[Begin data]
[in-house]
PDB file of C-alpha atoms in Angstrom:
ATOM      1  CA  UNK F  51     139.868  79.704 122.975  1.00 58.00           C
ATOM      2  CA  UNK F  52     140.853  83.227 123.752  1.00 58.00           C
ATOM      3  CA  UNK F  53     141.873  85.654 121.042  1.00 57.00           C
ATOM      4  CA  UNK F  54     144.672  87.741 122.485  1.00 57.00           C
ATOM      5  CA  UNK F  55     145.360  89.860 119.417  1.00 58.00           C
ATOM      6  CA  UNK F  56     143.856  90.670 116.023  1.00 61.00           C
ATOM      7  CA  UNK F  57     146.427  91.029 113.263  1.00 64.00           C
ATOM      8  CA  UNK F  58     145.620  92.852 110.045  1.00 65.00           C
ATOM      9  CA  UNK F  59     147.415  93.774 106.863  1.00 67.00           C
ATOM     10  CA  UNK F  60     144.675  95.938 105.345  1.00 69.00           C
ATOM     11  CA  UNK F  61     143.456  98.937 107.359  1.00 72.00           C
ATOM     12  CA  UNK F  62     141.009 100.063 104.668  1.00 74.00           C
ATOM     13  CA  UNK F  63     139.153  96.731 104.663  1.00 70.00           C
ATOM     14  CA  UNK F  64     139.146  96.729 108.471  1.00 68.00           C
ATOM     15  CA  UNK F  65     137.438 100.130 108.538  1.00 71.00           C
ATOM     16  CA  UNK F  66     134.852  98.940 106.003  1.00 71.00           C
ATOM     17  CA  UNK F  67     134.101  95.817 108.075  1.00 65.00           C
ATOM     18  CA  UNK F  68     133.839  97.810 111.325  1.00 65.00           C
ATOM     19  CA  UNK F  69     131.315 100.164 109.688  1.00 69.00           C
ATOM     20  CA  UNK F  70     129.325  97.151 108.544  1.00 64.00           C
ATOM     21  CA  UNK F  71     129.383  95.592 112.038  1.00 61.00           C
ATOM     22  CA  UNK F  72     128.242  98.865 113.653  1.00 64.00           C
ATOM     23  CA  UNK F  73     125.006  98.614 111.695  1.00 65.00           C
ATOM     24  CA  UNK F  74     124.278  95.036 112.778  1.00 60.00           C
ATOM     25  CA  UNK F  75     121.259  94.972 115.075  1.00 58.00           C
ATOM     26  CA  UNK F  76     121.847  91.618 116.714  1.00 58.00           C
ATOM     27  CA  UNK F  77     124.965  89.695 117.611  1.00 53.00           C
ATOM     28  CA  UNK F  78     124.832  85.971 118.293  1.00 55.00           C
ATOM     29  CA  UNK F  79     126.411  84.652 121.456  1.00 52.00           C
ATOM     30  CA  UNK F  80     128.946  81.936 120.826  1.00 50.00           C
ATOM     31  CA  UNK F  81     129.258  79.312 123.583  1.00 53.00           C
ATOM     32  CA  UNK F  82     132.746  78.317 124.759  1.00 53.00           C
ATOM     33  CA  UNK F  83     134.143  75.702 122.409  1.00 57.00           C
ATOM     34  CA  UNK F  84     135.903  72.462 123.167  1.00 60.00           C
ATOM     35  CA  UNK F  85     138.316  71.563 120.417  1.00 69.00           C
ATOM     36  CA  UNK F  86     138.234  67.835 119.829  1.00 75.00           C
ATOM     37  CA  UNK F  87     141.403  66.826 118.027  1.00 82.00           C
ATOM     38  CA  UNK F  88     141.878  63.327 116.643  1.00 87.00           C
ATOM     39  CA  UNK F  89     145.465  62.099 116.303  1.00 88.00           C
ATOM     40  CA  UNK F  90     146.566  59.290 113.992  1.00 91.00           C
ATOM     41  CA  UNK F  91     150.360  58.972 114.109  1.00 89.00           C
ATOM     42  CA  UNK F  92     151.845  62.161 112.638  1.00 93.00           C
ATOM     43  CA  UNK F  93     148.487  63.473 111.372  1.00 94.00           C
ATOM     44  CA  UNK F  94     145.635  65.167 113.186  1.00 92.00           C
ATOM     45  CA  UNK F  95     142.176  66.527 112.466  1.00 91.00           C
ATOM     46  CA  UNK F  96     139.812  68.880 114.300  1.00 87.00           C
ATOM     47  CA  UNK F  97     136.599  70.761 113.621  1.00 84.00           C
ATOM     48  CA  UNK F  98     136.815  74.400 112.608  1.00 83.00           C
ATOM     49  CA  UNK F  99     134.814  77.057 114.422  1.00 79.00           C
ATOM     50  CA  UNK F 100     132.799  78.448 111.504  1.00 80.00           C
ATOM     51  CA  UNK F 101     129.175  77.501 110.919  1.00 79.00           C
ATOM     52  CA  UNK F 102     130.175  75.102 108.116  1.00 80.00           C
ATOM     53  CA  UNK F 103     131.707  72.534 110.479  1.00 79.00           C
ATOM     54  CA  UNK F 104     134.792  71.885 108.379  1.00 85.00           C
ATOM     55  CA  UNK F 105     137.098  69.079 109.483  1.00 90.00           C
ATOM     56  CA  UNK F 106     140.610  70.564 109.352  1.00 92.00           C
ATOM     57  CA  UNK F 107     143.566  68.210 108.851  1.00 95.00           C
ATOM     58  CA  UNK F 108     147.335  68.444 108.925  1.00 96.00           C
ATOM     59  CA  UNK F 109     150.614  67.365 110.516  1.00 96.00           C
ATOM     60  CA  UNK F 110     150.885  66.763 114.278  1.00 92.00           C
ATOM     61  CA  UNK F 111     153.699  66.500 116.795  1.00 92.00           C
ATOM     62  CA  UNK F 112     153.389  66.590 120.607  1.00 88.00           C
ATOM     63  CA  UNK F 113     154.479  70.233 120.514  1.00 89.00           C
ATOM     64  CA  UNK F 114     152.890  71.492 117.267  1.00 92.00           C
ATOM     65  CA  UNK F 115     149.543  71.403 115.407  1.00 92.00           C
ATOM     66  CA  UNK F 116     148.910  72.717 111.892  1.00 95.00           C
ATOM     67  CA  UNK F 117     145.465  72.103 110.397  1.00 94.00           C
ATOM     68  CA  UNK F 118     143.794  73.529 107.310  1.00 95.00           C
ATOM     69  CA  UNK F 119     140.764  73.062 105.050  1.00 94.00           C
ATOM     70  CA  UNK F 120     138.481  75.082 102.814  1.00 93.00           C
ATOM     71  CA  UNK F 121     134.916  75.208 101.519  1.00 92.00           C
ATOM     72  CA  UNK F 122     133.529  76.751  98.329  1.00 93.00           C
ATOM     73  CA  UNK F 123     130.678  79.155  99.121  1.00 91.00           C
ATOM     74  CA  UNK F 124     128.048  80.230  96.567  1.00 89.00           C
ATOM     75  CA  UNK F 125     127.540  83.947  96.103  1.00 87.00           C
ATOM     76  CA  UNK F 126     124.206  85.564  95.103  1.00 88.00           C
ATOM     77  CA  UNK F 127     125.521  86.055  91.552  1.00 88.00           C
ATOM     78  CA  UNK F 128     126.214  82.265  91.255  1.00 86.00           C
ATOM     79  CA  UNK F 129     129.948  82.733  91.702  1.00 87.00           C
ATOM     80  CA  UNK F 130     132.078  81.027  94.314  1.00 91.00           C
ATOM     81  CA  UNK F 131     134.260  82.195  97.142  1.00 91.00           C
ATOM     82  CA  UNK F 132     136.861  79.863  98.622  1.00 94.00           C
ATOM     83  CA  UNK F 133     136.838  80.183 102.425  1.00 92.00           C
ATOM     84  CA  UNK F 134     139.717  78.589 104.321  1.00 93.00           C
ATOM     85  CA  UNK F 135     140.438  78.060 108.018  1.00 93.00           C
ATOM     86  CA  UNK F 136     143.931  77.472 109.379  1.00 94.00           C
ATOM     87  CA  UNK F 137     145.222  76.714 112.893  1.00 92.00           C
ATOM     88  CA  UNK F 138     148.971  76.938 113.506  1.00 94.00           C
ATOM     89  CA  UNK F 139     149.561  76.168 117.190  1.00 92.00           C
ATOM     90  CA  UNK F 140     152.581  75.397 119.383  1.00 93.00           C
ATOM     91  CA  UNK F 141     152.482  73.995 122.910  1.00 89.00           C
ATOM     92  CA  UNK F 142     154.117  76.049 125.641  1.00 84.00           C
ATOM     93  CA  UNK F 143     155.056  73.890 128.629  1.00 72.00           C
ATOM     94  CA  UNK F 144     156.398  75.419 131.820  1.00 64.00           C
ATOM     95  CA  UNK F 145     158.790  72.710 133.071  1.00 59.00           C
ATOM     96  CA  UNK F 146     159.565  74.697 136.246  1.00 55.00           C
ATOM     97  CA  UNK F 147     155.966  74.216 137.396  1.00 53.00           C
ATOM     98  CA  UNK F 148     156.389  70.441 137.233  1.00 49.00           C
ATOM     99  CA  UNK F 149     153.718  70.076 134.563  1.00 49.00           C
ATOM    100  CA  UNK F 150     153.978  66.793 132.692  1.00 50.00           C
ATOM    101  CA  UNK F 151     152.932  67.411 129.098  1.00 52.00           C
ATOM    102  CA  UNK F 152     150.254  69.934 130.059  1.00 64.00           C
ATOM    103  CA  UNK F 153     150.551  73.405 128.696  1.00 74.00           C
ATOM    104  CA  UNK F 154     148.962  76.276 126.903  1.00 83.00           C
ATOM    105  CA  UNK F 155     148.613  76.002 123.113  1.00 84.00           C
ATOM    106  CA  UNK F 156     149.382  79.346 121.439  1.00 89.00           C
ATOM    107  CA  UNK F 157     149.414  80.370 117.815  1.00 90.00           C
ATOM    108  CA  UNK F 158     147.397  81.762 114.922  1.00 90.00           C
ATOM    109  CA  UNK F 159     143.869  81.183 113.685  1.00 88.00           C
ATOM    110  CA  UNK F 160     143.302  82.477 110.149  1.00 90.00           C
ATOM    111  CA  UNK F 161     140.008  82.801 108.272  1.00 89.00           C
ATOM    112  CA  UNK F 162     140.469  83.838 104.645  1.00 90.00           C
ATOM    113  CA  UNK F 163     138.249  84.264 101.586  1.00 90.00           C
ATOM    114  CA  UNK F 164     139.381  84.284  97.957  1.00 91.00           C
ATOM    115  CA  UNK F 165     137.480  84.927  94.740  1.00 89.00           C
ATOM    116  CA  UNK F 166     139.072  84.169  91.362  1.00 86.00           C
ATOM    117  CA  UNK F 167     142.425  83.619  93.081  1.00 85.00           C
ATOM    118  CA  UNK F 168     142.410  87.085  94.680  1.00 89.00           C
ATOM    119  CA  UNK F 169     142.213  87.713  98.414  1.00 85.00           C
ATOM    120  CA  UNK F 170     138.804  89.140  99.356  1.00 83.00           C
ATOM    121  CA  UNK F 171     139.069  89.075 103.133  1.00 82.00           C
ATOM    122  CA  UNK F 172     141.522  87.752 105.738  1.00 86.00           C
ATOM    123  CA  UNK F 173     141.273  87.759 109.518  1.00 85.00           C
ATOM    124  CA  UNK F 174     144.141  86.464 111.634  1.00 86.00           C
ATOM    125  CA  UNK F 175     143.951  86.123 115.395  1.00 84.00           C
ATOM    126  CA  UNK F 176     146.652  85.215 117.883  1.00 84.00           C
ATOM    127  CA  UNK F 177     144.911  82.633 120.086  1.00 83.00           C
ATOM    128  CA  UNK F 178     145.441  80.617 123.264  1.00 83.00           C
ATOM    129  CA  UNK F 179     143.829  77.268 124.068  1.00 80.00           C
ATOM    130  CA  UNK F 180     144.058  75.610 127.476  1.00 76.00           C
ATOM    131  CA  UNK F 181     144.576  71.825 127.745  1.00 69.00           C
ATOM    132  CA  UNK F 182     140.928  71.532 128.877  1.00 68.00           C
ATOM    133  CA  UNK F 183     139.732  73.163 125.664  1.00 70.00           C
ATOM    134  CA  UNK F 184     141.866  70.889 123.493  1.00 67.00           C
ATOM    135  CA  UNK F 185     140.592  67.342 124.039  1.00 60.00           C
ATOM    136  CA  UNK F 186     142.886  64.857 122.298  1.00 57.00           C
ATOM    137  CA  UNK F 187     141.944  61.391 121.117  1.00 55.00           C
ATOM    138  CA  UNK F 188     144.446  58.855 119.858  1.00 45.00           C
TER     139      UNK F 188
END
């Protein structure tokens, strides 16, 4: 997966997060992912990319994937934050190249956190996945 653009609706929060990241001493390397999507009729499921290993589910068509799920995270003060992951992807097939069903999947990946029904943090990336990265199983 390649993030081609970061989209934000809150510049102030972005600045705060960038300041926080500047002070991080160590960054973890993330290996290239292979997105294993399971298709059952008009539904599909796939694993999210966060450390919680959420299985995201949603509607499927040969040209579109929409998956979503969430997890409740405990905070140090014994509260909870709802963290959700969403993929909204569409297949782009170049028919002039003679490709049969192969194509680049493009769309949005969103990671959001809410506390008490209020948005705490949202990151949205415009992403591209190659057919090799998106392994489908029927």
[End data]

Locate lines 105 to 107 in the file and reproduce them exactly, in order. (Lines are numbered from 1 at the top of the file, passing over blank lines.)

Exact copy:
ATOM    103  CA  UNK F 153     150.551  73.405 128.696  1.00 74.00           C
ATOM    104  CA  UNK F 154     148.962  76.276 126.903  1.00 83.00           C
ATOM    105  CA  UNK F 155     148.613  76.002 123.113  1.00 84.00           C